The Air Down There

WARNING: If you are a man, or a woman who’s squeamish about discussing “lady parts”, you may want to skip this post, because that’s what it’s about…..well, that and the fact that I haven’t seen a doctor about them in over eight years.

I’m not proud to admit that. I’m a nurse, I know better. I’ve still got all the equipment I came into the world with, and having gone through menopause doesn’t mean that I get to neglect it. But it’s all too easy to do when your primary care doctor never addresses it and you don’t have a gynecologist who will. I mean, NOBODY likes pelvic exams—that horrible position you have to get into for this event is bad enough—and the rest of it is just…..icky. “Scoot down,” they always say, even though you feel like you’re about to fall off the table. And right when you KNOW you’re going to fall off, they say, “Okay, now scoot some more”.

Now, after five babies and 21 years in healthcare, I don’t have any modesty left, so that’s not the issue here. But I am uncharacteristically nervous, not just because this is being done on something of an urgent basis, but because it’s a new doctor and I don’t know yet what I’m in for. It means talking about my health history, my medications, and yes, I’m sure the bipolar will come up. But I’m also going to have to talk about the most intimate details of my life, and I’m not thrilled with that idea at all. I don’t even discuss those things with Dr. Awesomesauce!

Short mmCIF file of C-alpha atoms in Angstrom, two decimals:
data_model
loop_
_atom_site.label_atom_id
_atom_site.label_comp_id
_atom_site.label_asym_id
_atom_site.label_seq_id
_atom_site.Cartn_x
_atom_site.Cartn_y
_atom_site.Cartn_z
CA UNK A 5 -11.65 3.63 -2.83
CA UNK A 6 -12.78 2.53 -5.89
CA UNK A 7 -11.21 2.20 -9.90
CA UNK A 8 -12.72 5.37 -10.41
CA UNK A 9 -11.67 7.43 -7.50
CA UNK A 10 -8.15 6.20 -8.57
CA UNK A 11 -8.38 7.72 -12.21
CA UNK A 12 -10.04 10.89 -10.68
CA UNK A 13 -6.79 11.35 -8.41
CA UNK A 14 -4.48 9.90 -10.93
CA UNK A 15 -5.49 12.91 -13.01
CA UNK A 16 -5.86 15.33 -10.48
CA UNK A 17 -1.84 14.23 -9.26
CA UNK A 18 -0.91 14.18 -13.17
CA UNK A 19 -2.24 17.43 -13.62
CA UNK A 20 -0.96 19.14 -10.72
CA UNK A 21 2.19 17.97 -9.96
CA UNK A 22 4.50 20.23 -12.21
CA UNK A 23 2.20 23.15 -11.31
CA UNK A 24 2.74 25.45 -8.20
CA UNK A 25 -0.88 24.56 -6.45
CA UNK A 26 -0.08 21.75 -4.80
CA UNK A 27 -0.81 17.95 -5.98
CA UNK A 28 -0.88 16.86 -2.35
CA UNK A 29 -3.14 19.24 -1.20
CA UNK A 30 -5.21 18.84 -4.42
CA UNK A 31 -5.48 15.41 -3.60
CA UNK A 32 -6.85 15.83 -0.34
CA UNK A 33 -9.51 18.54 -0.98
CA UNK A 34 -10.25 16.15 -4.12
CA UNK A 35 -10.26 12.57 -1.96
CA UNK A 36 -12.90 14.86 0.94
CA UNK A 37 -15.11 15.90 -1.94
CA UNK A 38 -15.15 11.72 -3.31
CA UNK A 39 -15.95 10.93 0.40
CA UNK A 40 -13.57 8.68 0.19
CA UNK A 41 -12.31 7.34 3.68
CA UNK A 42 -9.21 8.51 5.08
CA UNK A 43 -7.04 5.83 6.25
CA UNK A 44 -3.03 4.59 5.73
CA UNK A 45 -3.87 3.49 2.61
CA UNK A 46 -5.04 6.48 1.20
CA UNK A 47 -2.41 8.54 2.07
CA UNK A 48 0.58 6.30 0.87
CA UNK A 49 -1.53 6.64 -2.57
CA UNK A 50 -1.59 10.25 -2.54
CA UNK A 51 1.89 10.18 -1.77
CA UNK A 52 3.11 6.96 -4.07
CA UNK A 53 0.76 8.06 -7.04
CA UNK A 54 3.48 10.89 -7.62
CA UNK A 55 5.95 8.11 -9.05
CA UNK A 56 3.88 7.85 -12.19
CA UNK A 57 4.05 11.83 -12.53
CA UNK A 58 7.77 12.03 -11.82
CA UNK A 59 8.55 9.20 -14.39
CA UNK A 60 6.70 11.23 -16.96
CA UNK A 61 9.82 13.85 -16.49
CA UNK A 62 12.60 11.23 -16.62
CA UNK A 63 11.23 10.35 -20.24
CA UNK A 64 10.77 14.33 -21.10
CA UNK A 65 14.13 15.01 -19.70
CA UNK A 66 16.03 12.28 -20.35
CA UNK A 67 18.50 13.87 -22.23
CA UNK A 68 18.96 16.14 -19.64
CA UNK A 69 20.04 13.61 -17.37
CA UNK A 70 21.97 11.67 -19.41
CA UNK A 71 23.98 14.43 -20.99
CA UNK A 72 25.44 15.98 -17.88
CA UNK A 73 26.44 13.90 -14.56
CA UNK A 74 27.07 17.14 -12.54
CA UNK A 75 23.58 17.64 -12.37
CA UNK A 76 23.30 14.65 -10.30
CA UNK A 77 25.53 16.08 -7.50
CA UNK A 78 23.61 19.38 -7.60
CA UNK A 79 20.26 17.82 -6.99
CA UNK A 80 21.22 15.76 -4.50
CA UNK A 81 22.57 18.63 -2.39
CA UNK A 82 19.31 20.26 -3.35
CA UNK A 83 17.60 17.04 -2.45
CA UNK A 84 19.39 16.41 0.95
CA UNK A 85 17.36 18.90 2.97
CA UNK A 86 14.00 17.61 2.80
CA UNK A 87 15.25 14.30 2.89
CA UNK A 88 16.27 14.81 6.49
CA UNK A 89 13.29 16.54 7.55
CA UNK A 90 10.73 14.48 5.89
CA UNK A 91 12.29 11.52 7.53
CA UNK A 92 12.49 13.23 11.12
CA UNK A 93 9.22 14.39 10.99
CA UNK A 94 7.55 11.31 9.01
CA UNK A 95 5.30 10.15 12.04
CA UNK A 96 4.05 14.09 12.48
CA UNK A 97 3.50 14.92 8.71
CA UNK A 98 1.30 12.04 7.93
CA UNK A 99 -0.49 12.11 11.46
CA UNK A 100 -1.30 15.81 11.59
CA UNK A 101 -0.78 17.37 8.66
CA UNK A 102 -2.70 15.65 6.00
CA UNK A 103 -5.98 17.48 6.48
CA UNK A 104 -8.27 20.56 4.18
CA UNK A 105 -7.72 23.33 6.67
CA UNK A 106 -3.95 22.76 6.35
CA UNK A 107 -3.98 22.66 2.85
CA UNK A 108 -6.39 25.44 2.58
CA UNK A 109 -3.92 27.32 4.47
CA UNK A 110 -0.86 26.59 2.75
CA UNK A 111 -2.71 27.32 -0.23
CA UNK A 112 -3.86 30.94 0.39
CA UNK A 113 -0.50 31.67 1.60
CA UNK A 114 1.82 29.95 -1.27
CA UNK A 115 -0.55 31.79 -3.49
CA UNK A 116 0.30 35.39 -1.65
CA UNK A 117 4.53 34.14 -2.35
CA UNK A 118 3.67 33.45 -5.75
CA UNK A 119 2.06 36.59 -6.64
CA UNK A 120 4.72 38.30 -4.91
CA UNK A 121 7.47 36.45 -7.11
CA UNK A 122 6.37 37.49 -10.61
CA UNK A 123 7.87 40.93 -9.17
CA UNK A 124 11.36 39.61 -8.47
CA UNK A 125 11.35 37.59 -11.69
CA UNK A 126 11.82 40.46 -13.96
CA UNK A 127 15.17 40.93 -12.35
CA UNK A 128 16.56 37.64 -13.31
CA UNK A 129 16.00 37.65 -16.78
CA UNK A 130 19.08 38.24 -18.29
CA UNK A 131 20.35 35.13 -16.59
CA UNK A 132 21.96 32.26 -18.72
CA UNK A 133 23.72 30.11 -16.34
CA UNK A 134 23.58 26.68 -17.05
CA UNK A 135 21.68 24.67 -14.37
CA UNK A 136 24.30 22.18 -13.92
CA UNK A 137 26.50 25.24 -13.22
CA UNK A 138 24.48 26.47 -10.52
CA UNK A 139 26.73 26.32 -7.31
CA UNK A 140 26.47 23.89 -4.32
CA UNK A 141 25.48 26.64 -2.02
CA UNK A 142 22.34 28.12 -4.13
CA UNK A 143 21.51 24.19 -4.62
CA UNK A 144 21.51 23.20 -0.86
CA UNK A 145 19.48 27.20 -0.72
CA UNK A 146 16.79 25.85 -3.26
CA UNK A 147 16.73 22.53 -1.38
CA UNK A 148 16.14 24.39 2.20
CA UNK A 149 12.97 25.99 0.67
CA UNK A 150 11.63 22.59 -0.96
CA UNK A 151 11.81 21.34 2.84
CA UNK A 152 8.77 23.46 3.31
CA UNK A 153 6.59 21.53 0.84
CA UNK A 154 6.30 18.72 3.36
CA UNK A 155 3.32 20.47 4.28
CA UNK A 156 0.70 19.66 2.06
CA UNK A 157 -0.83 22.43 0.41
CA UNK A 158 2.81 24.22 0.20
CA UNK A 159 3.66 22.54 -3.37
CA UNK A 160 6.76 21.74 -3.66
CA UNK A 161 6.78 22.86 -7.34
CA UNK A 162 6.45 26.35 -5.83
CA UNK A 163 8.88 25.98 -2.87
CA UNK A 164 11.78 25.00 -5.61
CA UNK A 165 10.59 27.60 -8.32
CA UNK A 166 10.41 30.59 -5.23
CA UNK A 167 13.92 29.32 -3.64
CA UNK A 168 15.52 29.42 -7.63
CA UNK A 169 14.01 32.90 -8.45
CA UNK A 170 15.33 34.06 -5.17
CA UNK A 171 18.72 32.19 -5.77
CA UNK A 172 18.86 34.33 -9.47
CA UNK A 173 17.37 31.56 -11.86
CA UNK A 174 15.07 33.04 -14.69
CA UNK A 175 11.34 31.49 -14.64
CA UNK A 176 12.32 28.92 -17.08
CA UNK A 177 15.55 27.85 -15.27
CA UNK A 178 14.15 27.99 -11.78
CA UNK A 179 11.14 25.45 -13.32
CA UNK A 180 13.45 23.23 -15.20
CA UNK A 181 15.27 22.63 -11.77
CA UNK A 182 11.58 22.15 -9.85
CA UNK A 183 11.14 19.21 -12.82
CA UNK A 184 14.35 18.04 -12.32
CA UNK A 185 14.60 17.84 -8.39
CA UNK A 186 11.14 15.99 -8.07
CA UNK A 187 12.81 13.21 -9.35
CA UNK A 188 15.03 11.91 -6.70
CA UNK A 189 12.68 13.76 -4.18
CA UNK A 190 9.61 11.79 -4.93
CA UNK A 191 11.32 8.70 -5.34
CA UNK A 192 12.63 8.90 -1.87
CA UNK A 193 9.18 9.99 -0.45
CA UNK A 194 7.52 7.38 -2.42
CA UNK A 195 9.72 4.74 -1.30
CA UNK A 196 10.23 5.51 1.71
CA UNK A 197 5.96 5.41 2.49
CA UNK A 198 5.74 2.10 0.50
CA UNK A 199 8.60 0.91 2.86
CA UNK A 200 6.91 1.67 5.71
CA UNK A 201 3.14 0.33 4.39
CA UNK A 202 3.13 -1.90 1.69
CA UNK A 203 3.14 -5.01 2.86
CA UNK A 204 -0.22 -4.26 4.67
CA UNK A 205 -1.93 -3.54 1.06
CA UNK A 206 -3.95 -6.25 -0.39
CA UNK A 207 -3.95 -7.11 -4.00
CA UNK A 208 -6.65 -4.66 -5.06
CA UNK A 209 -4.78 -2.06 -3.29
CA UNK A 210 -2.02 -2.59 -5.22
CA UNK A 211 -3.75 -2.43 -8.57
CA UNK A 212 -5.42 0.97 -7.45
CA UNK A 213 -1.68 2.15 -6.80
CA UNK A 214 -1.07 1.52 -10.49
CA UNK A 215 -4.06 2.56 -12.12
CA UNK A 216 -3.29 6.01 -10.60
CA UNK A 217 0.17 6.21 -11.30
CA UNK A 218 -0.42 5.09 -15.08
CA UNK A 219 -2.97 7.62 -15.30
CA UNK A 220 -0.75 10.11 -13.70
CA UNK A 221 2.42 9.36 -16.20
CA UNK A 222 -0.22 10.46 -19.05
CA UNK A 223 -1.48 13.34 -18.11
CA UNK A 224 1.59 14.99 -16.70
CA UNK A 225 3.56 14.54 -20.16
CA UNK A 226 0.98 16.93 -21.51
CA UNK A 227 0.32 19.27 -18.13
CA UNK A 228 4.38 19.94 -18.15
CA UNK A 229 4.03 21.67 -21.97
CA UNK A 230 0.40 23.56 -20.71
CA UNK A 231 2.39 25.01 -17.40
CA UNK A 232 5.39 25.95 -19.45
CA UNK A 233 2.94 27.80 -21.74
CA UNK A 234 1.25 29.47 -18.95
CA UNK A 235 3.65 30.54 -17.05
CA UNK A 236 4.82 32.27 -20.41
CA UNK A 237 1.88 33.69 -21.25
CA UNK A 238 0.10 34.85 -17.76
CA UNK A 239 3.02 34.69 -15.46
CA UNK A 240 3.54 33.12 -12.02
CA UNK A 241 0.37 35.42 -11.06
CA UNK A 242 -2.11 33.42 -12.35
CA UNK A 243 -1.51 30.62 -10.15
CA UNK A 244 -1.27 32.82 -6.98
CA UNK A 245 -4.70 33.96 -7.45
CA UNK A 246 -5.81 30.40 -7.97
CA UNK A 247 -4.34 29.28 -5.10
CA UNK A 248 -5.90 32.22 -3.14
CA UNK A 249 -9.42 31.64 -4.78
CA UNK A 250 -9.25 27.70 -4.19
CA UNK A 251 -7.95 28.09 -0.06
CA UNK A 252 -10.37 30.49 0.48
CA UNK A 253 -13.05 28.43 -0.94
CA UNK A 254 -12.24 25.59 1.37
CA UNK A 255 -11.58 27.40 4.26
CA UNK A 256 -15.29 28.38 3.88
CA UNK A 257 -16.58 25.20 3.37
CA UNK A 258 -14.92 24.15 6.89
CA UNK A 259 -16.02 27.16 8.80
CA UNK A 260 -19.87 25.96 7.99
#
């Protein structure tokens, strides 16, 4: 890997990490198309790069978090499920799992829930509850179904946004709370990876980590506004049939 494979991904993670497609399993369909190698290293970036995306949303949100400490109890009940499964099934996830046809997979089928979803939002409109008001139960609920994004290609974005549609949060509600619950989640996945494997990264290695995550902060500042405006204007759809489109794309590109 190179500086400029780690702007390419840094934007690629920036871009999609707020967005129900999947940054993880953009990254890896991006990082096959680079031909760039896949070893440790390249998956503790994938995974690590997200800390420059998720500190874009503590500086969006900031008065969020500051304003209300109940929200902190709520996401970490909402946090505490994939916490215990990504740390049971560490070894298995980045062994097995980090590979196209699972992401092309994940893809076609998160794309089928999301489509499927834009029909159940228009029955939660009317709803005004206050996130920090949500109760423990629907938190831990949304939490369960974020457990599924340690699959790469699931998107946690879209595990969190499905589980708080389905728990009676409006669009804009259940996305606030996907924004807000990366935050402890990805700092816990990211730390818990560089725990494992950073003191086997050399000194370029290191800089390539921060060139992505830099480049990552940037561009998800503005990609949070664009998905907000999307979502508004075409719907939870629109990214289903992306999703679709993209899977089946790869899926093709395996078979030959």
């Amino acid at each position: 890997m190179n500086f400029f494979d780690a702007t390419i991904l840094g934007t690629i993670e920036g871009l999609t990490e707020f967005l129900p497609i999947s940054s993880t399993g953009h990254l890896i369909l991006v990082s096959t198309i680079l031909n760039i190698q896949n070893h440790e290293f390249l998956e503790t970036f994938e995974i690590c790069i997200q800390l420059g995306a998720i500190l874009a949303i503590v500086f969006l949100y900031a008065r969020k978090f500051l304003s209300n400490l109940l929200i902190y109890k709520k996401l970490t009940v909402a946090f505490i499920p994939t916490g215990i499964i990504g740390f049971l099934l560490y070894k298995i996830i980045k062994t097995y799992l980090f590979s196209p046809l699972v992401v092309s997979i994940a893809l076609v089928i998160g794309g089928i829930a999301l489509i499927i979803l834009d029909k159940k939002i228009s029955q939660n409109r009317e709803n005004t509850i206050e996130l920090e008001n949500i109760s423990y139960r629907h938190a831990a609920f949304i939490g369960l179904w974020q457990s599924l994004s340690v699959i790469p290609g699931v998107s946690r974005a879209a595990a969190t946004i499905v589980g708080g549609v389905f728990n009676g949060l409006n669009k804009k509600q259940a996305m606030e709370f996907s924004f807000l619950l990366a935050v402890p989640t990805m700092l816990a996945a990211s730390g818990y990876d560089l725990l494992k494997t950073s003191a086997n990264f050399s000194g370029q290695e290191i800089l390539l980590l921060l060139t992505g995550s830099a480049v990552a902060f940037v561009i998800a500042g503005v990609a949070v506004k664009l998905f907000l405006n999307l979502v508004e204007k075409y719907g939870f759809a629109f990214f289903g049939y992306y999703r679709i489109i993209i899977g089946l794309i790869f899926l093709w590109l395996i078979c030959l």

I won’t have any trouble talking about my past experiences with gynecological exams, though. I’ve had some pretty gnarly ones thanks to a couple of cancer scares, and I’m not looking forward to repeating them. I’ve had endometrial biopsies (ouch), where they snip bits of tissue from the uterus and examine it for signs of cancer. I’ve had ultrasounds (gotta love having a transducer wand up in your business along with the 32 oz. of water they make you drink beforehand so they can visualize things better). I’ve even had the ever-popular D & C (no description is necessary). None of which I remember fondly, what with all the cramping afterwards, but I got through it.

However, that was also when I was a lot younger, and the parts of me which make me a girl had not yet seen the end of their biological usefulness. Now I feel just like my mother did when she had to go get checked out after having some postmenopausal bleeding (and yes, I’ve had that too)….more scared of the procedure than of the possible outcome. 

Oh well, what must be done, must be done. I’ll let you know how it goes. ~sigh~


Published by bpnurse

I'm a retired registered nurse and writer who also happens to be street-rat crazy, if the DSM-IV.....oops, 5---is to be believed. I was diagnosed with bipolar I disorder at the age of 55, and am still sorting through the ashes of the flaming garbage pile that my life had become. Here, I'll share the lumps and bumps of a late-life journey toward sanity.... along with some rants, gripes, sour grapes and good old-fashioned whining from time to time. It's not easy being bipolar in a unipolar world; let's figure it out together.

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